Thursday, September 8, 2011

History and Mystery and Irish, Oh My!

Crawling out from under the bed after the terrifying week here of grit, guns, and gory bodies piling up, I felt the need for a change of pace—a kinder, gentler sort of murder. A very personal murder for very personal reasons that seem perfectly reasonable and justified to the perpetrator. Tea and cozies, anyone? And when I can combine my cozy with a dollop of history in an interesting and unusual setting, well, my hands may stop shaking soon. So please, join me in a cuppa and a lovely trip to 16th century Ireland.

This is the Burren, a hundred-square-mile area of limestone rock on the west coast of Ireland. It consists of broken stone terraces and strange stepped mountains, shaped and polished by the slow dance of ice sheets advancing and retreating over eons. Despite its bleak appearance, it has been occupied continuously for millennia.

In medieval times it was the site of the Cahermacnaghten, Gaelic Ireland's greatest law school; and home in the early 16th century to Brehon (judge) Mara O'Davoren, the unlikely protagonist of Cora Harrison's charming legal procedural, My Lady Judge.

Medieval criminal law in Ireland was concerned with restitution to victims or their families rather than with punishment. There were no prisons; most criminals paid their fines (often with the help of kin) and continued to live in the community. Fines for murder were based on the victim's "face," or the value of his occupation to the community. There were no police; the Brehon of a kingdom was expected to investigate the crime, try it publicly, and assess the fine in accordance with the law. Mara had only the help of one assistant, her students and her Irish wolfhound, Bran, in these efforts.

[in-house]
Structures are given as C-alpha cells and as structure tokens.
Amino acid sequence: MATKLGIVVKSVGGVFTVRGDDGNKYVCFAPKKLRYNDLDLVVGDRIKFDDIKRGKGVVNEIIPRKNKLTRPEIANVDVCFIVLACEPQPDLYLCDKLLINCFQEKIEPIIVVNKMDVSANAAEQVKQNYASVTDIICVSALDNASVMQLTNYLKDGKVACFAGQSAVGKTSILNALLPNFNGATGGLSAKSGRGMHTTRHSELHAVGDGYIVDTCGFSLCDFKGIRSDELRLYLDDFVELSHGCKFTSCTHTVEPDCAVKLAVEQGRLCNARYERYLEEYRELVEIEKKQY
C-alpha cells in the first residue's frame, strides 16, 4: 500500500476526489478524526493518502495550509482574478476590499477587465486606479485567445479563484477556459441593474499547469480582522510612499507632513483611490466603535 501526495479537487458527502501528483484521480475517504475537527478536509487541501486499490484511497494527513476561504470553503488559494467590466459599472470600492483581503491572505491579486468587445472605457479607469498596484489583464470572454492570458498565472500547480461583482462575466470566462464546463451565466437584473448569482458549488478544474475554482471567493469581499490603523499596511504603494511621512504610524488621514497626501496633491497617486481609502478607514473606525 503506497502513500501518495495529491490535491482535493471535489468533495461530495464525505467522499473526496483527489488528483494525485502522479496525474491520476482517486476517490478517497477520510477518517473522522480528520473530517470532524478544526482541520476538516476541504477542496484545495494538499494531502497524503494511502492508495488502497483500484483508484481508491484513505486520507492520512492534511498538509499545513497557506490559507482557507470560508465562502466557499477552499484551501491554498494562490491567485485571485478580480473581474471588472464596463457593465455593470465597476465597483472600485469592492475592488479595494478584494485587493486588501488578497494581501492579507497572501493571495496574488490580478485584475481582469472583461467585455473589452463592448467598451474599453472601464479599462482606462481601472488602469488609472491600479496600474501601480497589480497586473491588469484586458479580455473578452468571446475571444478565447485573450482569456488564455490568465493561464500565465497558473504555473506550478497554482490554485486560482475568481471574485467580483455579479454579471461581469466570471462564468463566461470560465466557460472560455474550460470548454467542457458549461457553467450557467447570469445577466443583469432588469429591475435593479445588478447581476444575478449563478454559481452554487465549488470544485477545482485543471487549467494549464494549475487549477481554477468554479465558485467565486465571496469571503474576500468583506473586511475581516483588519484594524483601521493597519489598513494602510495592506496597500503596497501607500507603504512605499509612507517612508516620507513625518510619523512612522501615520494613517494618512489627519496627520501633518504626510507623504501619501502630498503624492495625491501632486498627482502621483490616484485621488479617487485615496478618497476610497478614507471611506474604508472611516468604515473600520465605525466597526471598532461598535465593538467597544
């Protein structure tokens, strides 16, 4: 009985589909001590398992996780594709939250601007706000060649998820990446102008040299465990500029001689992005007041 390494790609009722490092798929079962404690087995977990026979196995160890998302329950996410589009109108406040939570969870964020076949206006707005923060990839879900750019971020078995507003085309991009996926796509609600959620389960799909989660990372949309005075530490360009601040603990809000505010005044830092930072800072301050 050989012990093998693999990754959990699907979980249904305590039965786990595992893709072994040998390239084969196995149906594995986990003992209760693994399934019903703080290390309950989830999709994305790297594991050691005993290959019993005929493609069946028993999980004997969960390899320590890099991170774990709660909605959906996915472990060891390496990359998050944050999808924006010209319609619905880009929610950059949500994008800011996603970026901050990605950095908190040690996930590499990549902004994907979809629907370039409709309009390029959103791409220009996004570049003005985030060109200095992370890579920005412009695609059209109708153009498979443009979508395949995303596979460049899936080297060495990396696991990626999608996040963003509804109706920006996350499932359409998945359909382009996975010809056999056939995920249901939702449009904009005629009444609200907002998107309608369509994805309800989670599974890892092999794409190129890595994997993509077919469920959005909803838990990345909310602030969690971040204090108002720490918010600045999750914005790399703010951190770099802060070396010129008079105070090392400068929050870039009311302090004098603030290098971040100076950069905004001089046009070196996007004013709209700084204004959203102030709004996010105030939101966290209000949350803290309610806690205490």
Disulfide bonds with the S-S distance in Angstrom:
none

On Beltane Eve in 1509, Mara sent her scholars off to participate in the lighting of the great fire and subsequent party on the nearby mountaintop, shepherded by her assistant, Colman. She was extremely angry when her students returned in a group unaccompanied by Colman, but assumed he had gone off earlier than planned to visit family in Galway.

But Colman had never left Mullaghmore Mountain on Beltane Eve. His body lay for two days, worried by crows, in a small hollow on the mountain, an ornate dagger that had belonged to her young student Hugh in his neck. Dozens of people must have passed within a few yards on their way down from the festivities. How, Mara wondered, had no one noticed him?

The snippets of Celtic law at the beginning of each chapter are part of the charm of this book. (Imagine, fascinating law!) While it would never work today, it had both more humanity and more social utility than the punitive and expensive English system that was rapidly replacing it. And check out why Mara had been able to divorce her husband and retain the property she had brought to the marriage! Women were well protected under Celtic law, even in the 16th century.